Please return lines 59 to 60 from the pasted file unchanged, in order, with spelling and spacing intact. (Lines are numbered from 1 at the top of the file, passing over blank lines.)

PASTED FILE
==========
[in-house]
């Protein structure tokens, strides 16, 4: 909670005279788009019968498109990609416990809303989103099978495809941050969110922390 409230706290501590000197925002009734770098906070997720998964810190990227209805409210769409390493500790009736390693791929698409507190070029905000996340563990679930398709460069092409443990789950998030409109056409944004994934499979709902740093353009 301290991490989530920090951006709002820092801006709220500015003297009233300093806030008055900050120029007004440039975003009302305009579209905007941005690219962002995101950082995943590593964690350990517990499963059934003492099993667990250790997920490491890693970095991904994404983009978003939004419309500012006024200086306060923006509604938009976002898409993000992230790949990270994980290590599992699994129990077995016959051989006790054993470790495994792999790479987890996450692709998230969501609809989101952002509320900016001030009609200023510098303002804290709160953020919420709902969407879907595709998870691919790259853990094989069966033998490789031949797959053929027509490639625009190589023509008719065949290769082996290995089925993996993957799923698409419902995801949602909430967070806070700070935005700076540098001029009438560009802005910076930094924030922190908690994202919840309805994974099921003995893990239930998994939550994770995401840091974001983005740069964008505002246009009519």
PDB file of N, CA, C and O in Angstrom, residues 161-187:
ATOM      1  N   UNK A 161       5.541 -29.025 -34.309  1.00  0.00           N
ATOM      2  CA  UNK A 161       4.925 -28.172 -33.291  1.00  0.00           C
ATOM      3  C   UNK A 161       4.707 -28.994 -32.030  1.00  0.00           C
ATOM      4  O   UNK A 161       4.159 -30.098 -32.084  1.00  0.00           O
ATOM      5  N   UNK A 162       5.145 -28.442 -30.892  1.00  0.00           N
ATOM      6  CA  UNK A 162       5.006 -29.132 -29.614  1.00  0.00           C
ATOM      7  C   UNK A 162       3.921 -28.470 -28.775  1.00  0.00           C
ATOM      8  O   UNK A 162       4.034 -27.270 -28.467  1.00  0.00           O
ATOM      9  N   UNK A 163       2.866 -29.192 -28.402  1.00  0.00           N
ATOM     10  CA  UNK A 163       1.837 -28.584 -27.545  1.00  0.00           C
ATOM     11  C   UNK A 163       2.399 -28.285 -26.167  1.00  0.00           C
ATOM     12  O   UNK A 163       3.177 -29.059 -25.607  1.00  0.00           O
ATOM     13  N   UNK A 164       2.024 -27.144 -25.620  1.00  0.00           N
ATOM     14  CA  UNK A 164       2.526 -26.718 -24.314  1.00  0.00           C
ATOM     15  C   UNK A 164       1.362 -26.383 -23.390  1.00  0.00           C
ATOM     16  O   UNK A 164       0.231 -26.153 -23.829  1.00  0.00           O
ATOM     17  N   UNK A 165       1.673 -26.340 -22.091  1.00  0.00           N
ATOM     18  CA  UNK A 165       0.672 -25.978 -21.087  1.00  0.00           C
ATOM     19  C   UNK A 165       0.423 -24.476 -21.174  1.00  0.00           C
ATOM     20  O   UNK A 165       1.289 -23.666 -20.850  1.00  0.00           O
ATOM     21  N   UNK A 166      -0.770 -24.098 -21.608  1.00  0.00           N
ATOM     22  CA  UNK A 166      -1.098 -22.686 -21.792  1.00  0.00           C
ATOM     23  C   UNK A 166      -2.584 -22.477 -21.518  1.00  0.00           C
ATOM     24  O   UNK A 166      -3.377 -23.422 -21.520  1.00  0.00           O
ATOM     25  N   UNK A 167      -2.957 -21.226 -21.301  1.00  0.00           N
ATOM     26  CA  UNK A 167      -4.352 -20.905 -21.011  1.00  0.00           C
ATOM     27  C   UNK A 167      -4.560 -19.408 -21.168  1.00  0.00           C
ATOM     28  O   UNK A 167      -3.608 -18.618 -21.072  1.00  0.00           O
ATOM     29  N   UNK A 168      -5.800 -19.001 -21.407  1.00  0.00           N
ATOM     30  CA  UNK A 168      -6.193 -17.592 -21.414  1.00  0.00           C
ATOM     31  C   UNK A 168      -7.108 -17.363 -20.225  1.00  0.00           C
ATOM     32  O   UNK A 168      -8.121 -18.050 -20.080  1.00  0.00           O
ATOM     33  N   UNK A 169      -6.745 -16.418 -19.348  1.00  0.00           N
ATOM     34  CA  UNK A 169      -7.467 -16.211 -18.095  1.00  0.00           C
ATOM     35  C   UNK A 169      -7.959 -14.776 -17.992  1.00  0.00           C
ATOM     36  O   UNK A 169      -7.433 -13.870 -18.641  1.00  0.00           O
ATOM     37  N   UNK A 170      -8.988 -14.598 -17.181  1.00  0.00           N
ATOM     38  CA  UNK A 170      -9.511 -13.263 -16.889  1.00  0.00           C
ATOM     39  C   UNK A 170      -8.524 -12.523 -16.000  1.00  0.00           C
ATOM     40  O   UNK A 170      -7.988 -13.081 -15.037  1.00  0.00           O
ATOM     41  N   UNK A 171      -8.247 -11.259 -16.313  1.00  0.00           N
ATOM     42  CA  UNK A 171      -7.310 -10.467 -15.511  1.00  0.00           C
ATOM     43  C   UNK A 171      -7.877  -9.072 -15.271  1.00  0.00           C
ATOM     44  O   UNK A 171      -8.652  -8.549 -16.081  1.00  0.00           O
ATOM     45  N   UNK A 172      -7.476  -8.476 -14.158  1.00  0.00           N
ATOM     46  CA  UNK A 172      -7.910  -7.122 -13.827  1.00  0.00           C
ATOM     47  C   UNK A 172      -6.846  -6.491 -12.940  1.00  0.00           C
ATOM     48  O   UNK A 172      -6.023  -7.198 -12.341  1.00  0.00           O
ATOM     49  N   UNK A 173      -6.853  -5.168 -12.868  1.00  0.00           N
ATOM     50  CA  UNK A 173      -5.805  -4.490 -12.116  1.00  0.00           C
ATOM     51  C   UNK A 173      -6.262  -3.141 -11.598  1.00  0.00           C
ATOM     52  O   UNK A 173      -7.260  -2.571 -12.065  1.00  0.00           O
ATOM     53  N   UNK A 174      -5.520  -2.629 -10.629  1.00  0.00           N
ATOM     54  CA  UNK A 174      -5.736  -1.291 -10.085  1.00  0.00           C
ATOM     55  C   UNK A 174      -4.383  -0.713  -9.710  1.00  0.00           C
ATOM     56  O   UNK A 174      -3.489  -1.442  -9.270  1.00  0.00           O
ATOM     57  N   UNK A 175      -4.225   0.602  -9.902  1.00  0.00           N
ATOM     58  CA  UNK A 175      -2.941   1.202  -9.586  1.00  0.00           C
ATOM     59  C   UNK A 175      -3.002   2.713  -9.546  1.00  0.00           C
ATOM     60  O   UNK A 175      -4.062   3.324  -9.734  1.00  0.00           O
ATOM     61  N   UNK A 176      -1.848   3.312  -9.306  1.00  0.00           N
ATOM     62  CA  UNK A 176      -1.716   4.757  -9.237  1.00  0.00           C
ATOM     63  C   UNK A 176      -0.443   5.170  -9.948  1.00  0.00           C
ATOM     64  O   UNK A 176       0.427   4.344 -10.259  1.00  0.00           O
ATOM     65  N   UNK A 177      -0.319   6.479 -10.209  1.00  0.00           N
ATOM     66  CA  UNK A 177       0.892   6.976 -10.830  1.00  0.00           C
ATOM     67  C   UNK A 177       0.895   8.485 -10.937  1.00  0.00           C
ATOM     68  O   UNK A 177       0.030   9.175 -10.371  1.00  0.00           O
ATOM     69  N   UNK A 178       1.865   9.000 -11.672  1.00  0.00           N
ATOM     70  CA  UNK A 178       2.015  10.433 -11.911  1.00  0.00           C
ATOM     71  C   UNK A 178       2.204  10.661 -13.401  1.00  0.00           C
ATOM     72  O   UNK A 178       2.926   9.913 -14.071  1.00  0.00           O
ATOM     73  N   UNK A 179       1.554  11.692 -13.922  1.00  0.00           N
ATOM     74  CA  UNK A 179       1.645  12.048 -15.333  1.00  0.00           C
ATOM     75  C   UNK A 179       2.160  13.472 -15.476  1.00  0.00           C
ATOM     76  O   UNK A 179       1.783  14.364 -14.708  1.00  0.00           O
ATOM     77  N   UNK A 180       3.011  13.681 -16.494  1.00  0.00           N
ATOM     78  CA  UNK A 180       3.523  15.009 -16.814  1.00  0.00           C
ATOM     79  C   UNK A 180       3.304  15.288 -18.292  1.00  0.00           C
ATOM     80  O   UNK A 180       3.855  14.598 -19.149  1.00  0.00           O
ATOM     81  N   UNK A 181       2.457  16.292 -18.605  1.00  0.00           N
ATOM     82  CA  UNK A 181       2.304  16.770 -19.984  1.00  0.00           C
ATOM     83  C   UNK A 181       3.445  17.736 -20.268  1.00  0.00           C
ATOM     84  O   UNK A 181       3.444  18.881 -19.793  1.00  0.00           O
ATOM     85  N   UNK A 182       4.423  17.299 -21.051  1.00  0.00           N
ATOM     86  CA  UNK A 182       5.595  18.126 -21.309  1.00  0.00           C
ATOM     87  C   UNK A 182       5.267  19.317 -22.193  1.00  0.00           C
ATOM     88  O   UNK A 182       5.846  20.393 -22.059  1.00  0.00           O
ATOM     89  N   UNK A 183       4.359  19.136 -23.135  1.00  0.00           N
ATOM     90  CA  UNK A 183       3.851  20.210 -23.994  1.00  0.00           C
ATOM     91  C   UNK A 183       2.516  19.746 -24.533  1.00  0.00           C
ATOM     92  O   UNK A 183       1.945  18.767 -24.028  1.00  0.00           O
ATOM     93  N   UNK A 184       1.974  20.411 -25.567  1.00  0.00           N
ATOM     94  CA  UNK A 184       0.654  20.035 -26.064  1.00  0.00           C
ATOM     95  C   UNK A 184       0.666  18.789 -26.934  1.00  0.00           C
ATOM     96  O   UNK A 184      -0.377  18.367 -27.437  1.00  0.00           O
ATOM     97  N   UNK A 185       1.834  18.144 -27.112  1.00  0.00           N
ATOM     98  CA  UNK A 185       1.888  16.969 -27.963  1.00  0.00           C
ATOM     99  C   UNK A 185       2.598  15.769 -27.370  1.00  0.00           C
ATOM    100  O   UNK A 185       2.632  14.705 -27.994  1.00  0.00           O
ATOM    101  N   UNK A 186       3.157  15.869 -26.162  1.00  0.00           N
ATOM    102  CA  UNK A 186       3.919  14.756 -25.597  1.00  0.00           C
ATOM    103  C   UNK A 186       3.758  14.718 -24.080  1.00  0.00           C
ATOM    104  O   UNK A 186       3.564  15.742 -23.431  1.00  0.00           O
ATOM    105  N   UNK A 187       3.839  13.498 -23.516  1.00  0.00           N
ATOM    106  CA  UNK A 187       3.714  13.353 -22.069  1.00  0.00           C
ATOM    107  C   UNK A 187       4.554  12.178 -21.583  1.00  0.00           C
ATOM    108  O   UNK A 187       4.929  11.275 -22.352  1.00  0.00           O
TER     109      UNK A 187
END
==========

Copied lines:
ATOM     56  O   UNK A 174      -3.489  -1.442  -9.270  1.00  0.00           O
ATOM     57  N   UNK A 175      -4.225   0.602  -9.902  1.00  0.00           N